MTA President Merrie Najimy issued the following statement today in response to Education Commissioner Jeffrey Riley’s threatening notice to school districts that are using remote learning models:
The MTA supports communities and school districts that have chosen to begin the year with remote learning to maintain public health and safety amid the COVID-19 pandemic.
Having failed to provide adequate guidance or state support to make it possible for our public schools to open safely, State Education Commissioner Jeffrey Riley and Governor Charlie Baker have the gall to threaten 16 communities that have wisely chosen not to pursue in-person learning at this time even though Riley and Baker identified them as warranting greater in-person learning because of their low infection rates.
These communities may have lower rates of COVID-19 than others, but each has used a democratic process – in accordance with state guidelines – to determine what is best for their students, educators and residents.
It is naive at best and reckless at worst to assume that the coronavirus somehow does not travel across municipal borders. The infection rate of any one community is irrelevant, as a school typically employs educators and staff from multiple cities and towns, and in some instances from out of state.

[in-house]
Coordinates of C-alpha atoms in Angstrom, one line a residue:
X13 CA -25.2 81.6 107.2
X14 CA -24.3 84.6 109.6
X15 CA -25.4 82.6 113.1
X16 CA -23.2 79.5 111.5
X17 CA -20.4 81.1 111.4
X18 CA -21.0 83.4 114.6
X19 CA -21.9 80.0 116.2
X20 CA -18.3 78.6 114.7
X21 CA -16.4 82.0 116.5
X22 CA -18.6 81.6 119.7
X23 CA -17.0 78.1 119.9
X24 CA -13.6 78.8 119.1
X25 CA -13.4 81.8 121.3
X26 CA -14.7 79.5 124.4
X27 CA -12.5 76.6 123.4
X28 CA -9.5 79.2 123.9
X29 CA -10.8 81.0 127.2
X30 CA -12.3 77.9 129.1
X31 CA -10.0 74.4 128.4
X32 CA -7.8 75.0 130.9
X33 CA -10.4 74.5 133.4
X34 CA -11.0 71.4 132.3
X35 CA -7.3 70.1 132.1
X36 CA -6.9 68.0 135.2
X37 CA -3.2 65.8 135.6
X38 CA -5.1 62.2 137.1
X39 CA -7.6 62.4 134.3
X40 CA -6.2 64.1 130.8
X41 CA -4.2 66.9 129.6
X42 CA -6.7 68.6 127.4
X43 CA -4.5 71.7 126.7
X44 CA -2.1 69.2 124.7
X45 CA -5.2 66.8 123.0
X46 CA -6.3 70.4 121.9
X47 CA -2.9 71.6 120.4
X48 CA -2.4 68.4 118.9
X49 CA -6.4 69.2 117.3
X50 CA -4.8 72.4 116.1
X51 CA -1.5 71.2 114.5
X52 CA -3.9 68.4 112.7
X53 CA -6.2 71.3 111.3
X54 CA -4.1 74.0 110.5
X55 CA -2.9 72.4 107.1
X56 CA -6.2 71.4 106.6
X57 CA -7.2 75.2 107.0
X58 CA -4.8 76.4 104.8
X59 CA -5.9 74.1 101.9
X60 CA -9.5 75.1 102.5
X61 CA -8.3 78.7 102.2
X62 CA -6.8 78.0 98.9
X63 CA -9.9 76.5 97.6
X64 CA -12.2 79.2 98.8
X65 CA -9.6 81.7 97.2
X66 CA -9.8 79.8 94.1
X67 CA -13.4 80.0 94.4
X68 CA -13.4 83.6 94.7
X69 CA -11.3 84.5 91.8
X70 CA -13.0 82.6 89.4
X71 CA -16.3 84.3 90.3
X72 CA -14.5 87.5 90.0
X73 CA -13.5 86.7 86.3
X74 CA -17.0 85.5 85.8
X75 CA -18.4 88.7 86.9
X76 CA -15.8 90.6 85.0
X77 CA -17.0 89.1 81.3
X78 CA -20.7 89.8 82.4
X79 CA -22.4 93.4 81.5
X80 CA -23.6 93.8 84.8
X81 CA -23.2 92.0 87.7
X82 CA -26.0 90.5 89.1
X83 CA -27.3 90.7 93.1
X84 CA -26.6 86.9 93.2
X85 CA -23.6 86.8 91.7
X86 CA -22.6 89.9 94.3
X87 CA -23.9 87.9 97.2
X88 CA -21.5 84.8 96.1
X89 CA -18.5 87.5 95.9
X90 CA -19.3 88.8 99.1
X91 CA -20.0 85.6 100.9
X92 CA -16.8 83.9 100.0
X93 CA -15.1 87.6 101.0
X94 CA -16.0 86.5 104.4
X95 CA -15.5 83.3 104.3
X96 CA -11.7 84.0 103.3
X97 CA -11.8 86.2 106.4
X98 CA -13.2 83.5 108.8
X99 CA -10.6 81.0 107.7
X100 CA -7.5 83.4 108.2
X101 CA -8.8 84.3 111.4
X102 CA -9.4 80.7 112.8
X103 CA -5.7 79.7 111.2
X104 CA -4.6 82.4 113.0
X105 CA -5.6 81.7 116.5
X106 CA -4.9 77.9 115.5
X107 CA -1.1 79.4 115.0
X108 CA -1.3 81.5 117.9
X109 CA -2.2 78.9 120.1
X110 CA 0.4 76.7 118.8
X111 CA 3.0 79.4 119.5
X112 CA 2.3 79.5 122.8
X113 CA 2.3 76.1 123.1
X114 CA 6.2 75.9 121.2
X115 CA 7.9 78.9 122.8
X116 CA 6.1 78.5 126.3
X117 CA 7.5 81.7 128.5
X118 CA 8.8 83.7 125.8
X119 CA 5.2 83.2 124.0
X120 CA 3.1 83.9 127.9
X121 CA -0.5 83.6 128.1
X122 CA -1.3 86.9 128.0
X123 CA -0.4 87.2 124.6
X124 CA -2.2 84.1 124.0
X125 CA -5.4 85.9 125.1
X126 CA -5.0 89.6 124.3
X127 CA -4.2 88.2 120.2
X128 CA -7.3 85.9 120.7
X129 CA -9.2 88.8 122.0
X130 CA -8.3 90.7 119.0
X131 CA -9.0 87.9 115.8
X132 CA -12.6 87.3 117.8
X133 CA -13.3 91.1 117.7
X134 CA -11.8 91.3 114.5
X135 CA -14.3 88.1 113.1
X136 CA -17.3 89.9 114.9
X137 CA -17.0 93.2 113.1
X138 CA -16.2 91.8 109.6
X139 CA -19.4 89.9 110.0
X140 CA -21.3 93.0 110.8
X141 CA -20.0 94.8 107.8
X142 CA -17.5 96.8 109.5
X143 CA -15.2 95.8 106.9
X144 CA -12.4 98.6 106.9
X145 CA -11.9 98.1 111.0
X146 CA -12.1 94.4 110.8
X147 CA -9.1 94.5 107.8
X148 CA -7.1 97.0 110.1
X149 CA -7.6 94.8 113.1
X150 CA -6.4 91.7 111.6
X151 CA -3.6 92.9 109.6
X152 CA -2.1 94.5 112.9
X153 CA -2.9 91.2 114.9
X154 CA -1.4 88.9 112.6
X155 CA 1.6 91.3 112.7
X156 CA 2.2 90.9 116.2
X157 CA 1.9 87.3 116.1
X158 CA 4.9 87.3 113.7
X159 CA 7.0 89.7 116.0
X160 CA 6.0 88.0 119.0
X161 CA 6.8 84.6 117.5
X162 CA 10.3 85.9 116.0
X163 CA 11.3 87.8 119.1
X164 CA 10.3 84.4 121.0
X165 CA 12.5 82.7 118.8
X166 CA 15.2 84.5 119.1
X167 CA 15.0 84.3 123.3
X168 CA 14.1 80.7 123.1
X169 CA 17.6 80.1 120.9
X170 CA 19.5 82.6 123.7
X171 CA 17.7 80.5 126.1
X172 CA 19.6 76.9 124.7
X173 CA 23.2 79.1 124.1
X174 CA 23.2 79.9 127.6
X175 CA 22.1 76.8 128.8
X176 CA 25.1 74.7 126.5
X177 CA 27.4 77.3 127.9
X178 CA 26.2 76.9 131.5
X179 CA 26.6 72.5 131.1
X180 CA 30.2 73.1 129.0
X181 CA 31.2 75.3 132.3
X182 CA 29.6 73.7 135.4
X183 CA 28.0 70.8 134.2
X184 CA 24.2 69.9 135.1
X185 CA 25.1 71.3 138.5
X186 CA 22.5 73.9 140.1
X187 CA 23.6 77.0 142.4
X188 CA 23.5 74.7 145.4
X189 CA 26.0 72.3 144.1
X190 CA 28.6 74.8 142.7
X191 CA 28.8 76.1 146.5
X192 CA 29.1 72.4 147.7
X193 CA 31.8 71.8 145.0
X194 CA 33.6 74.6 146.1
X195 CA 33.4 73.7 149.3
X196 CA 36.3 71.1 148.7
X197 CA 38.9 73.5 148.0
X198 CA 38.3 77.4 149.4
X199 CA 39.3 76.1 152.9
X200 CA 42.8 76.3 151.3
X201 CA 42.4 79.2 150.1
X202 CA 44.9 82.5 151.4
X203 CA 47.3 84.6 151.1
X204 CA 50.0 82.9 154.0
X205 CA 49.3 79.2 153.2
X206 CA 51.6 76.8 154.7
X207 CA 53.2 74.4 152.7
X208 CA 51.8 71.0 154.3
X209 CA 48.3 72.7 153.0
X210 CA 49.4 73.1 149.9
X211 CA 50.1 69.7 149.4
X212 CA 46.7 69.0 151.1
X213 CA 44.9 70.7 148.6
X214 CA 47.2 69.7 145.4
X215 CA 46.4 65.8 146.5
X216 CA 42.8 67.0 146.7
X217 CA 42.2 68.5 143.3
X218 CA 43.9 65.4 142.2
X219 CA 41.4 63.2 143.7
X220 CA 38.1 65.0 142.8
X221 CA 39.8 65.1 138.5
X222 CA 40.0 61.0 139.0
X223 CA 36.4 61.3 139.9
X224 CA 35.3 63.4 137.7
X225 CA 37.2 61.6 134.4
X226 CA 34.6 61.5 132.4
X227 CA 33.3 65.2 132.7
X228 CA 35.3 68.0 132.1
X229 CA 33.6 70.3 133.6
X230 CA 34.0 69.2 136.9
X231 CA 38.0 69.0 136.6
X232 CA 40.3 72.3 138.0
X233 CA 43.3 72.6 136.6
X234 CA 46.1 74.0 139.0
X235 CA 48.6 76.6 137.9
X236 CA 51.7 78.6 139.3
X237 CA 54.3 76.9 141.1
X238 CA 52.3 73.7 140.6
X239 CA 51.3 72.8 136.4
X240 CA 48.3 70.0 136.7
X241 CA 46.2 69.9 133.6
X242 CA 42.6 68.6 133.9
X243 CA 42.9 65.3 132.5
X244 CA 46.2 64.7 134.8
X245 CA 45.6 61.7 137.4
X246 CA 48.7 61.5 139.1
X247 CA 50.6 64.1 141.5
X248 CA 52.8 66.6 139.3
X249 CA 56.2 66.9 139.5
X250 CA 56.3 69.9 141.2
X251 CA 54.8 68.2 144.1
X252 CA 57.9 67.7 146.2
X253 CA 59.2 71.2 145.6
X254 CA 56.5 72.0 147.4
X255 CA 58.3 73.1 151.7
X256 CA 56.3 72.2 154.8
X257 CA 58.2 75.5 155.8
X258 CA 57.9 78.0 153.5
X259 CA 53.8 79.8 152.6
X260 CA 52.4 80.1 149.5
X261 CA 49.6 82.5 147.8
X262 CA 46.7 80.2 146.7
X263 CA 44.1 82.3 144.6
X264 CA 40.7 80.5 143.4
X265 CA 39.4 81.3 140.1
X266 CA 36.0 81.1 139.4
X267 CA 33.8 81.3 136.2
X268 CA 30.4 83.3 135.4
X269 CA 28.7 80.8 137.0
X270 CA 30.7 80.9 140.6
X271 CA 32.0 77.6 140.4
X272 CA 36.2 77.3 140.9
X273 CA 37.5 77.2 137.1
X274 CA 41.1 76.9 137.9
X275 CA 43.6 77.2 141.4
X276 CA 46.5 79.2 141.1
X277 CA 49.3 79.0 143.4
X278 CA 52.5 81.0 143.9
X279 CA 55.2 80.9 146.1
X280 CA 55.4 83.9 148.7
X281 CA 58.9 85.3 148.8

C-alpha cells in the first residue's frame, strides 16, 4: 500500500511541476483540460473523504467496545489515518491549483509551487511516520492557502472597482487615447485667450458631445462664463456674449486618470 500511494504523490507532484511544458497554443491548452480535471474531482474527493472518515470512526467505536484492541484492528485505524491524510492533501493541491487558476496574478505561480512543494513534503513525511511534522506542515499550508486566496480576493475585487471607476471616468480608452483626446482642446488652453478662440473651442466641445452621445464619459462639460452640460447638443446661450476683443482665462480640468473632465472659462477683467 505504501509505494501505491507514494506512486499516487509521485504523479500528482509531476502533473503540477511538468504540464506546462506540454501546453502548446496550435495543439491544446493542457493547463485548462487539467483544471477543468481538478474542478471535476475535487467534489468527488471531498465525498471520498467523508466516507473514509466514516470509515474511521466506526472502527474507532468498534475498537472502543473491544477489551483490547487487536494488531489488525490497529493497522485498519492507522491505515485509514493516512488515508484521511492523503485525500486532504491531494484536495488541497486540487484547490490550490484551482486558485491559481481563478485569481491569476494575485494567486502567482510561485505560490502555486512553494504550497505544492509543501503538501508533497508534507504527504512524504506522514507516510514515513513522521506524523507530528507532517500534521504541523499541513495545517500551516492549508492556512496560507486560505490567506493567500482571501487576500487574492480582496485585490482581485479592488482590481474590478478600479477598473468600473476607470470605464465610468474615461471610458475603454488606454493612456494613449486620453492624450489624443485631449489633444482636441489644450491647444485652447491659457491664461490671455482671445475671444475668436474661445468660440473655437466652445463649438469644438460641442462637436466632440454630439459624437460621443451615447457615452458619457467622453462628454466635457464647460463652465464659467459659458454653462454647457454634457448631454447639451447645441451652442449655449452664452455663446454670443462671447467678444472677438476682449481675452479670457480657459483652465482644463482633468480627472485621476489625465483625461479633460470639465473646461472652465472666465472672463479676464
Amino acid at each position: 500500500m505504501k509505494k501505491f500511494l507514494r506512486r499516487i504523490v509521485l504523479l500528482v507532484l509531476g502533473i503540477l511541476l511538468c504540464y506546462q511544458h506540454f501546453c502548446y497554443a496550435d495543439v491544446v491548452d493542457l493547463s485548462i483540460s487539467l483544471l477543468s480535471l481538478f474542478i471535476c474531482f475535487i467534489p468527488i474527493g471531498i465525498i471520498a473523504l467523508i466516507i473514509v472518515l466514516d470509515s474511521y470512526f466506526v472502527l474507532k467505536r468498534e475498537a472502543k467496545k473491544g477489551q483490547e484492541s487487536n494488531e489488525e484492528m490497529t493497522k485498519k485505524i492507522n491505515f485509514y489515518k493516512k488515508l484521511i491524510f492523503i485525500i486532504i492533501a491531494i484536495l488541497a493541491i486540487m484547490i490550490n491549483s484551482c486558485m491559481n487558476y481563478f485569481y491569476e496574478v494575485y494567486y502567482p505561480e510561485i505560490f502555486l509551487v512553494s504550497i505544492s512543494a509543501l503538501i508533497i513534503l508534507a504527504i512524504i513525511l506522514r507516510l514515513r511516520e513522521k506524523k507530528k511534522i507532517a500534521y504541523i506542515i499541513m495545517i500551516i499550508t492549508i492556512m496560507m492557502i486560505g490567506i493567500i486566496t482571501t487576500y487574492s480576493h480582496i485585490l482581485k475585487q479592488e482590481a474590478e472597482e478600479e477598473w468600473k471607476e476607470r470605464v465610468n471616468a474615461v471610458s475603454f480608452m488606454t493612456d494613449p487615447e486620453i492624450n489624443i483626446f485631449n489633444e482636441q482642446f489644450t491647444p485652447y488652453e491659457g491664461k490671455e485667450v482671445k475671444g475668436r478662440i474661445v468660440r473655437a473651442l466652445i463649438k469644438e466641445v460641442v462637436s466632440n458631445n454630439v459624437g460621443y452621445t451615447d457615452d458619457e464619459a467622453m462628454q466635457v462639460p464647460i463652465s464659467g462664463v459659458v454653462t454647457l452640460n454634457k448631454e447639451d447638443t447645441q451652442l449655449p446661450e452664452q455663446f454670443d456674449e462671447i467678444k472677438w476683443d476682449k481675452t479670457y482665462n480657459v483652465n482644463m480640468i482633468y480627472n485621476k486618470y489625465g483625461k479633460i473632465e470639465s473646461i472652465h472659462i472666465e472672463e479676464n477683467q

It is far more relevant to note that Massachusetts as a state still steadily discovers many new infections daily – and tragically continues to post significant numbers of those dying from COVID-19.
“Riley and Baker need to respect the decisions made at the local level and support districts that are successfully navigating this pandemic.”MTA President Merrie Najimy
The Baker administration’s strategy of seeking to bully communities into adopting more in-person learning or facing “audits” by the Department of Elementary and Secondary Education is one more example of the failed leadership the state has shown in handling public education during the pandemic.
Riley, the DESE and the state government as a whole should be doing everything possible to support communities with sensible strategies as they assess the physical needs of a safe return to school buildings while using remote approaches to ensure that learning continues. Rather, the state has bogged down the process with administrative minutiae that do not serve our students.
The academic year is off to a chaotic start, with several schools – including some in communities with low infection rates – forced to close because of COVID-19 cases. Riley and Baker are largely responsible for the chaotic start because of their failure to provide adequate guidance or necessary supports.
The MTA is not surprised to see Riley use these kinds of pressure tactics to push Baker’s agenda. When residents of New Bedford successfully stopped a privately run charter school from taking control of a public building and automatically enrolling students from surrounding neighborhoods, Riley followed through with his threat to allow the charter school an even greater expansion.
Communities with low rates of COVID-19 have drafted school reopening plans precisely to keep those rates low. Riley and Baker need to respect the decisions made at the local level and support districts that are successfully navigating this pandemic.